Sorry, you need to enable JavaScript to visit this website.

Site-wide links

Courses

Linguistics & Language Science

COLA-ENGL-371 Language, Dialects, and Identity 0502-447

This course is an introduction to sociolinguistic theory, application, and methodology with a focus on the US context. We will examine varieties of language that result from regional and social factors (gender, race, ethnicity and class). We will also explore the ways in which language is tied to our identity and marks our place in society as a result of such variation. Topics could include but are not limited to: dialects of American English, language and gender, bi/multilingualism, attitudes toward non-standard and standard varieties of English, and language policy (e.g. the movement to declare English the national language; African American English/“Ebonics”).

COLA-ENGL-470 The Evolving English Language 0502-449

Where do our words come from? Why does Old English look like a foreign language? What causes English to change? Is the English language evolving into Englishes? This course surveys the fascinating story of the English language and its context from its modest beginnings to its present status as a global language to answer such questions as these. Designed for anyone who is curious about the history and periods of the English language or the nature of language change.

COLA-ENGL-310-Introduction to Language Science N/A

This course introduces the basic concepts of linguistics, which is the scientific study of human languages. Students will be introduced to core linguistic disciplines (phonetics, phonology, morphology, syntax, semantics, and pragmatics) and to principles of linguistics through discussion and the analysis of a wide range of linguistic data based on current linguistic models. English will often serve as the reference language, but we will discuss a wide variety of languages, including sign languages, to illustrate core concepts in linguistics. The course will have relevance to other disciplines in the humanities, sciences, and technical fields. Students will be encouraged to develop critical thinking regarding the study of human languages through discussions of the origins of languages, how languages are acquired, their organization in the brain, and languages' socio-cultural roles. Some other topics that will be introduced are: language globalization and language endangerment, language and computers, and forensic linguistics.

COLA-ENGL-351-Language Technology N/A

We will explore the relationship between language and technology from the invention of writing systems to current natural language and speech technologies. Topics include script decipherment, machine translation, automatic speech recognition and generation, dialog systems, computational natural language understanding and inference, as well as language technologies that support users with language disabilities. We will also trace how science and technology are shaping language, discuss relevant artificial intelligence concepts, and examine the ethical implications of advances in language processing by computers. Students will have the opportunity to experience text analysis with relevant tools. This is an interdisciplinary course and technical background is not required.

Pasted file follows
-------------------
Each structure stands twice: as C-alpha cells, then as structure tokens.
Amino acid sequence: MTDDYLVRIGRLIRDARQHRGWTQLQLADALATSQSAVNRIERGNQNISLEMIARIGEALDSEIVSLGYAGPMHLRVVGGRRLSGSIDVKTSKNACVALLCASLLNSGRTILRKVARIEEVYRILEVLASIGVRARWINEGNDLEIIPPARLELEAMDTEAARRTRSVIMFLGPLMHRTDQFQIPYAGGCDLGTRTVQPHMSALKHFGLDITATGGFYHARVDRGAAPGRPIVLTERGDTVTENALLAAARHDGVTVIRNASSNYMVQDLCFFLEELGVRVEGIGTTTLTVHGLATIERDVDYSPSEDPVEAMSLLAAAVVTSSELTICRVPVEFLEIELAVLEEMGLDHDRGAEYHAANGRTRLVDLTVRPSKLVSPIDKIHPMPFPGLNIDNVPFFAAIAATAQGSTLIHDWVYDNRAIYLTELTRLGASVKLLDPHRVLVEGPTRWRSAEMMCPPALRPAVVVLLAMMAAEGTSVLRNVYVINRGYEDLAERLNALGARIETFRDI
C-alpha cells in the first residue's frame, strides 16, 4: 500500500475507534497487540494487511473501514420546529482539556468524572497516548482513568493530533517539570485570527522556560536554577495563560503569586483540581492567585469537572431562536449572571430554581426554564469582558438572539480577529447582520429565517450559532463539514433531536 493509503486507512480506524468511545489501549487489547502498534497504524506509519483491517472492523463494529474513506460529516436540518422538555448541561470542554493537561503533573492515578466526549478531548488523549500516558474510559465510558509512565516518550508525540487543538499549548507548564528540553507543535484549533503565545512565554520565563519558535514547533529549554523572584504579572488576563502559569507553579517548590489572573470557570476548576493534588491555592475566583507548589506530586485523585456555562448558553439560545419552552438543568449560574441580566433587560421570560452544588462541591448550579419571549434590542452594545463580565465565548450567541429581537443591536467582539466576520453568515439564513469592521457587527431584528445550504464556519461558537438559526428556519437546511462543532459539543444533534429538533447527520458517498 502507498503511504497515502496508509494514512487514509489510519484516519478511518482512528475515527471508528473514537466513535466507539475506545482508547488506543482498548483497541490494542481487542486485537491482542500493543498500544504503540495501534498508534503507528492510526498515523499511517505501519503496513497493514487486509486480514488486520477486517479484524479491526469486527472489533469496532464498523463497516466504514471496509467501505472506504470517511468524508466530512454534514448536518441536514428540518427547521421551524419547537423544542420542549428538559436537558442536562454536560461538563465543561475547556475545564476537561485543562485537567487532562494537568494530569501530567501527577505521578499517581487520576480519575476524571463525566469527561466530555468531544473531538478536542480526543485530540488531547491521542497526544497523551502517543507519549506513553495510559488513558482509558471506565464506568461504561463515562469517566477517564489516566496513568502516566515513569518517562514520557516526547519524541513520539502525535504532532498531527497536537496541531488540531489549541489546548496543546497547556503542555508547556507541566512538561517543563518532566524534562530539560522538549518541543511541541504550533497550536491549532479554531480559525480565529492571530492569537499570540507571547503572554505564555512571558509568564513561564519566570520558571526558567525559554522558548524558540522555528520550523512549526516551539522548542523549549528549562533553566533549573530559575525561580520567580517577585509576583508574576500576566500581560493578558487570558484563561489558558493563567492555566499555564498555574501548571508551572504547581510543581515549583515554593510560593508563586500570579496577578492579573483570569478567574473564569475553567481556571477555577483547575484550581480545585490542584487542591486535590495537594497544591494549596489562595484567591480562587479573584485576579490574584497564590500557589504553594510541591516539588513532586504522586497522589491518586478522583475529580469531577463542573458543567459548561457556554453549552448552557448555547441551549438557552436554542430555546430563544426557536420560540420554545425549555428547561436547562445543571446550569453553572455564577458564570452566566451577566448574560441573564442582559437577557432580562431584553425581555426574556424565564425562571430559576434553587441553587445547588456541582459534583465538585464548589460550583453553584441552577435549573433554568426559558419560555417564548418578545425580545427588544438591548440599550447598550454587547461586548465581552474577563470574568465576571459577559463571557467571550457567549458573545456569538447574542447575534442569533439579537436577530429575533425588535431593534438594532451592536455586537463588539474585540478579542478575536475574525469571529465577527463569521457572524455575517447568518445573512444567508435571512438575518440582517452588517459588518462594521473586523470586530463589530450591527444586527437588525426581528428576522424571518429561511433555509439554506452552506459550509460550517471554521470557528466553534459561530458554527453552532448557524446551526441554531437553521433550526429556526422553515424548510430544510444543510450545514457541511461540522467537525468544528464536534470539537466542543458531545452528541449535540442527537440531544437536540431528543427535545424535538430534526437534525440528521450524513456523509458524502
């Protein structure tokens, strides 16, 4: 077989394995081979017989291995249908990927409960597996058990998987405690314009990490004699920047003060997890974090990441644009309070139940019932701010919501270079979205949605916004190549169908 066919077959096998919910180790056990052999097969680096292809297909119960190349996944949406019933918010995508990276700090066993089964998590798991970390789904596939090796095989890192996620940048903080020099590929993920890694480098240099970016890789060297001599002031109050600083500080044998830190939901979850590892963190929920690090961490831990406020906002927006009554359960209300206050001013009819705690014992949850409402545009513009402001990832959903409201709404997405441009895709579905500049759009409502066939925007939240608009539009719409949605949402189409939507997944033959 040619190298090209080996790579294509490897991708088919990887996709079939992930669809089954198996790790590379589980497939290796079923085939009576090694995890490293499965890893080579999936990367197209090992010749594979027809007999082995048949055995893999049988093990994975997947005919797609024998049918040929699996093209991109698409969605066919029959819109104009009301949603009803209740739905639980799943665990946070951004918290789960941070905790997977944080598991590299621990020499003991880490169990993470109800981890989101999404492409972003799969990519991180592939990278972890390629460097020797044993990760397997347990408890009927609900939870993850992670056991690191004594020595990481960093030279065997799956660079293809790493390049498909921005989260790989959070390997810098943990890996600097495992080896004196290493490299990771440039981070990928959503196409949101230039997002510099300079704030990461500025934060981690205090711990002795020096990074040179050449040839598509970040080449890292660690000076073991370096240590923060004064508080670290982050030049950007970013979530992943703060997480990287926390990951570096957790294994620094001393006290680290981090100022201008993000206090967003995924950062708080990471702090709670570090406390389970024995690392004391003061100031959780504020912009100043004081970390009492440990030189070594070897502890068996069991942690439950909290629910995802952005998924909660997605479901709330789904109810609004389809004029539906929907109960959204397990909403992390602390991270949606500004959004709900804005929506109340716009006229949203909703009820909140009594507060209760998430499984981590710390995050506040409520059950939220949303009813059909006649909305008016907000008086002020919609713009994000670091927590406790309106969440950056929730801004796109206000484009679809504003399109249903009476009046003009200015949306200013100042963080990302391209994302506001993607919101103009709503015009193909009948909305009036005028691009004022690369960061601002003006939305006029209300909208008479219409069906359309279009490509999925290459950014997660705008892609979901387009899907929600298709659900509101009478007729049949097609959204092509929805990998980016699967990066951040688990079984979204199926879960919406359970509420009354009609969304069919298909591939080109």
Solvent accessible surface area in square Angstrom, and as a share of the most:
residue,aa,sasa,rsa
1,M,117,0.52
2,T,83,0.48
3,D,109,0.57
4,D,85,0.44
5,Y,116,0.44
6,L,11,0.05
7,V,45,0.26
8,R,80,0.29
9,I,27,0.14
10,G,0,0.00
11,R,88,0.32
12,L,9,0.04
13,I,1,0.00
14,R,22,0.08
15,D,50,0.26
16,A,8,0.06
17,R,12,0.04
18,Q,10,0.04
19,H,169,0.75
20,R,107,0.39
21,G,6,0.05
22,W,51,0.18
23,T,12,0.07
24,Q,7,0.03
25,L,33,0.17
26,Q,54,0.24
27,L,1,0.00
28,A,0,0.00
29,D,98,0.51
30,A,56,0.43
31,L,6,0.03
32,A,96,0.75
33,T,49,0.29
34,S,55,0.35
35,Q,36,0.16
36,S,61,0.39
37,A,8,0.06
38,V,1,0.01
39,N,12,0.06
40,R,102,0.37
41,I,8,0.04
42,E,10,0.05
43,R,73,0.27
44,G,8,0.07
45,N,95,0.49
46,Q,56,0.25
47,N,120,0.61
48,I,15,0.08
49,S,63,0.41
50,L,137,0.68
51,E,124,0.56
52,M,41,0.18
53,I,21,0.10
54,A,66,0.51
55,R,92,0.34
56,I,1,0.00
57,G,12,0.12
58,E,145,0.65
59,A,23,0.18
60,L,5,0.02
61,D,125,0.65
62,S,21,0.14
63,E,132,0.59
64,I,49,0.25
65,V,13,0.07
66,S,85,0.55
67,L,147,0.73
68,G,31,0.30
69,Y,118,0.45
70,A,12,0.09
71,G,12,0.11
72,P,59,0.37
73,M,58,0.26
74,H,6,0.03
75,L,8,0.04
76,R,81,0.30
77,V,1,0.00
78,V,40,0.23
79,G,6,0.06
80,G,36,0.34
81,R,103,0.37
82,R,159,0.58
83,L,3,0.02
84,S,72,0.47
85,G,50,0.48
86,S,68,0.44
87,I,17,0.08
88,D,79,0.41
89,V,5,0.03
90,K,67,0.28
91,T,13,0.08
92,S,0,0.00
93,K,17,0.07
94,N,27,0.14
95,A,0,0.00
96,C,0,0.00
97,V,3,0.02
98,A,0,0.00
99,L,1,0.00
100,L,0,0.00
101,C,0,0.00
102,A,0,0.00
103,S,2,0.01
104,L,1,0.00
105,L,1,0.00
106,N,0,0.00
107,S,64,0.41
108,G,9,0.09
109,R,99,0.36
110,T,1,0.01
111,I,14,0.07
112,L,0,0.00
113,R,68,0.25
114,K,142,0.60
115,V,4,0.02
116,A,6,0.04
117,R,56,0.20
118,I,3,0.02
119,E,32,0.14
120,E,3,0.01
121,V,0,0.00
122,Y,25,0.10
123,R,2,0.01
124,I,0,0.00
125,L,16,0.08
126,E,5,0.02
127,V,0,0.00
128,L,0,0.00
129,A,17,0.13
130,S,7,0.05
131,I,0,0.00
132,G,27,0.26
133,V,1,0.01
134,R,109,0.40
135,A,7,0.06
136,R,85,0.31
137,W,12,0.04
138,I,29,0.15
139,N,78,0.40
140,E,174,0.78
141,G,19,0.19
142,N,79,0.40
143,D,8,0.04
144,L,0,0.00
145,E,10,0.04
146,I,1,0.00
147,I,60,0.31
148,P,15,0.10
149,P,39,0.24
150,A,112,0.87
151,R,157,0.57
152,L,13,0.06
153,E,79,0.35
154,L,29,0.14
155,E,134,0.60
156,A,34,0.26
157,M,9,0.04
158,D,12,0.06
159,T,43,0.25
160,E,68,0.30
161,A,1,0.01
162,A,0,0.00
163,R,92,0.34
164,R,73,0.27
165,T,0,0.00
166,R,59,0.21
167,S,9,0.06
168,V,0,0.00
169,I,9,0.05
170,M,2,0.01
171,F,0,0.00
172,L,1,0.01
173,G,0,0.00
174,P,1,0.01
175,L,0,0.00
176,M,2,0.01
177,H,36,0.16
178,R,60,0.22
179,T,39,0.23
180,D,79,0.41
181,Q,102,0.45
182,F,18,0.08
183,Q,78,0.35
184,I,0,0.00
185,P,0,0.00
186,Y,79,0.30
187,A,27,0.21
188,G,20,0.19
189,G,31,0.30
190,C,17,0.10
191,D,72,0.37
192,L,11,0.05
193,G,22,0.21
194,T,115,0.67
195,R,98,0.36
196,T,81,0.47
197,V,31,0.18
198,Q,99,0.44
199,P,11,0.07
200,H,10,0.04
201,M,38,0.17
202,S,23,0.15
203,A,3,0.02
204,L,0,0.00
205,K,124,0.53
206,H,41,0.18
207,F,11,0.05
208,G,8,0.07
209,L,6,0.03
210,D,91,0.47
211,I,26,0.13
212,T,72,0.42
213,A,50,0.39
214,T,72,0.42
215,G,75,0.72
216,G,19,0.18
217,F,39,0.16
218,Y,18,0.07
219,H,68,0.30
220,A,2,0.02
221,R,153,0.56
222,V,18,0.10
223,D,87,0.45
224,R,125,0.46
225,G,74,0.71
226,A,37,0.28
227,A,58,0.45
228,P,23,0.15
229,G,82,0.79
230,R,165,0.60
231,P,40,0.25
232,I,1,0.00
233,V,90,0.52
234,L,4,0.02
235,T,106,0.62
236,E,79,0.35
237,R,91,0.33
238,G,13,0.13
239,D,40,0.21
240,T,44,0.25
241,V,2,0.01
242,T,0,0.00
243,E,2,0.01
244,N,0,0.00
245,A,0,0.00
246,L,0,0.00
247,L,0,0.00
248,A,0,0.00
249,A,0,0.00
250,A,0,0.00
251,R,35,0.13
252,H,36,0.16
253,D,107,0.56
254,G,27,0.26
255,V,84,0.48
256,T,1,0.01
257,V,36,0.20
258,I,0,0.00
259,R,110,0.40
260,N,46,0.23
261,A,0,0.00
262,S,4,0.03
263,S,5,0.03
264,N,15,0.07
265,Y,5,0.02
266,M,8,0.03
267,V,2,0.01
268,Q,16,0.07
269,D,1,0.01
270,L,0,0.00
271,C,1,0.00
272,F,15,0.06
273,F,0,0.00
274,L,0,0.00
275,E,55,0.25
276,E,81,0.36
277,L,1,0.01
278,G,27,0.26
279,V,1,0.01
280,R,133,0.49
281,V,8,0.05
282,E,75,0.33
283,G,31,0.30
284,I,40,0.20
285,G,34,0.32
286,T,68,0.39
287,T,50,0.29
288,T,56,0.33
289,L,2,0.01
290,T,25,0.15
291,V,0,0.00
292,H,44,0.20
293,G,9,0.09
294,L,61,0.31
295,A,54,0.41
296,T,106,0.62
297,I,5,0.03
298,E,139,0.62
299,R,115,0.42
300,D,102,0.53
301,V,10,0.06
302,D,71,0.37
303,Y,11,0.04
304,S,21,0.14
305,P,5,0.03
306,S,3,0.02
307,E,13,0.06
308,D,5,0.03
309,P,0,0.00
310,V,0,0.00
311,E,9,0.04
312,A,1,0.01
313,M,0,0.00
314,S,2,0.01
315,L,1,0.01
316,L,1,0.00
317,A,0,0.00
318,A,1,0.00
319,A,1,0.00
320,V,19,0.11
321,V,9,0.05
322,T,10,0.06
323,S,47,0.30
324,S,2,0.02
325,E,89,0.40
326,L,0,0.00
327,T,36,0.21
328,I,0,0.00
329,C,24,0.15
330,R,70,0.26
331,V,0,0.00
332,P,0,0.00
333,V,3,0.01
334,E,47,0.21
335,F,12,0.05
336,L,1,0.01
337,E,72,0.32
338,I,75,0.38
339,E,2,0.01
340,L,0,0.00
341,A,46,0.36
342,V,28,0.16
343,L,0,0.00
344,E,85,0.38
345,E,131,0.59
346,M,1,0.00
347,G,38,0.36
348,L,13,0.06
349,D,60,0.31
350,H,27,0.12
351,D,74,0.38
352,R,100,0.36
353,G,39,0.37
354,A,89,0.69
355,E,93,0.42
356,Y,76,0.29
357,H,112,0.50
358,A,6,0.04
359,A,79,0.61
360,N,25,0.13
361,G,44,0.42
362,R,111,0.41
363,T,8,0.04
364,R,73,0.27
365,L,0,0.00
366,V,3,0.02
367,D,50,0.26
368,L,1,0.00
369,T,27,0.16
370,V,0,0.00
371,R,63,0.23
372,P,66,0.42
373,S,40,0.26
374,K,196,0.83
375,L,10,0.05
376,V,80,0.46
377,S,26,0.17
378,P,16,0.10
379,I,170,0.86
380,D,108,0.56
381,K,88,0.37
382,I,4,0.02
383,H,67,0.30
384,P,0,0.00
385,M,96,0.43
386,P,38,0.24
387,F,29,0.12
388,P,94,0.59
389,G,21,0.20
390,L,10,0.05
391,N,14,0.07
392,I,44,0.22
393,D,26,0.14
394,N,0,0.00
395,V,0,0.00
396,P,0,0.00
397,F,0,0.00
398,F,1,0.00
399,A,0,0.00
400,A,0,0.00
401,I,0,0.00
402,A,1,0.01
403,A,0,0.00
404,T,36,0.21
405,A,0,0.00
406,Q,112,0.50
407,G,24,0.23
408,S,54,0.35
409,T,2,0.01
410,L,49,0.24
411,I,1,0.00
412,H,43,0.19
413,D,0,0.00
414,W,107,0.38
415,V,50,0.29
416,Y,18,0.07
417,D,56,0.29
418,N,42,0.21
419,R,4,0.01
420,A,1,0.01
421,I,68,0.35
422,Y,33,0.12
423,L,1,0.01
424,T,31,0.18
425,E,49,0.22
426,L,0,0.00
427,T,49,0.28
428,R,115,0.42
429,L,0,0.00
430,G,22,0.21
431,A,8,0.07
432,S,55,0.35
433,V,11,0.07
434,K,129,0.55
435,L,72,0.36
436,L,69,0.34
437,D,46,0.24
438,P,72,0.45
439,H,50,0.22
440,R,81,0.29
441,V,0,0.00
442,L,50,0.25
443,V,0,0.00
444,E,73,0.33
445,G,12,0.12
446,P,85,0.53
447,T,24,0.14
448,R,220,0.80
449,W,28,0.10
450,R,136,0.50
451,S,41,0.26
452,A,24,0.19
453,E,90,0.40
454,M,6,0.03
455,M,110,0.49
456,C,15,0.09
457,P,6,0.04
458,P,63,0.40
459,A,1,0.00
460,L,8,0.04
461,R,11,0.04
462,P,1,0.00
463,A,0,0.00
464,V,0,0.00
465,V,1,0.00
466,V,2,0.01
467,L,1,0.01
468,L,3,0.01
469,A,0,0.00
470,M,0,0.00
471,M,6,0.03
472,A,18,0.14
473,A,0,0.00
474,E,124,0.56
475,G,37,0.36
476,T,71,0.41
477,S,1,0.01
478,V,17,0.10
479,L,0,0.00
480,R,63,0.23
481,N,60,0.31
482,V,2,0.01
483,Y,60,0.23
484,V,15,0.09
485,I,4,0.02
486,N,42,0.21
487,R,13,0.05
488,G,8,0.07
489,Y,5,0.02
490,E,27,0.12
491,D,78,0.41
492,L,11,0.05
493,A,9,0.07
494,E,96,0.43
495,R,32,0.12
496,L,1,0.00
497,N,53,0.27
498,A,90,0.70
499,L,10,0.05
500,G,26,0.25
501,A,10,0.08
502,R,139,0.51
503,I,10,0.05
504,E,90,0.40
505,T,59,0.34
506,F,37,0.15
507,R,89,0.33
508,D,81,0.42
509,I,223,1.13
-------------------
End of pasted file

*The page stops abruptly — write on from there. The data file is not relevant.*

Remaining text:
COLA-ENGL-482 Language & Brain 0502-463

This course introduces students to topics that illuminate the way language is represented in the human mind: neurolinguistics (where in the brain language is localized), the language “instinct” or innateness of language (how the human brain is biologically programmed for language), psycholinguistics (how language is acquired and processed), language and thought (whether our thoughts are controlled by the particular language we speak), language disorders (atypical language due to aphasia, autism, etc.), and language evolution (how language first evolved, from sign to speech). Students will read in-depth yet accessible research from the field (e.g. Stephen Pinker’s best-selling The Language Instinct) and will write on these topics in cognitive science. Guest speakers from other disciplines will appear in class throughout the term.

COLA-ENGL-481 Intro to Natural Language Processing N/A

This course provides theoretical foundation as well as hands-on (lab-style) practice in computational approaches for processing natural language text. The course will have relevance to various disciplines in the humanities, sciences, computational, and technical fields. We will discuss problems that involve different components of the language system (such as meaning in context and linguistic structures). Students will additionally collaborate in teams on modeling and implementing natural language processing and digital text solutions. We will program in Python and use the Natural Language Toolkit and related tools (such as Weka). Required previous coursework: Language Technology or a programming class (or a similar course with instructor’s consent).

COLA-ENGL-582 Advanced Topics in Computational Linguistics N/A

Study of a focus topic of increased complexity in computational linguistics. The focus topic varies each semester. Students will develop skills in computational linguistics analysis in a laboratory setting, according to professional standards. A research project plays a central role in the course. Students will engage with relevant research literature, research design and methodology, project development, and reporting in various formats. Prerequisite: Introduction to Natural Language Processing or instructor’s consent.

 

Creative Writing Awards!

Join us on April 22nd at 4:00PM in the SAU Reading Room for our annual Creative Writing Awards! Writer David Schickler is our guest speaker, along with live readings from our CW award winners...

To submit your work for the CW awards:  https://signatures.submittable.com/submit

David Schickler's web site:  http://www.davidschickler.com/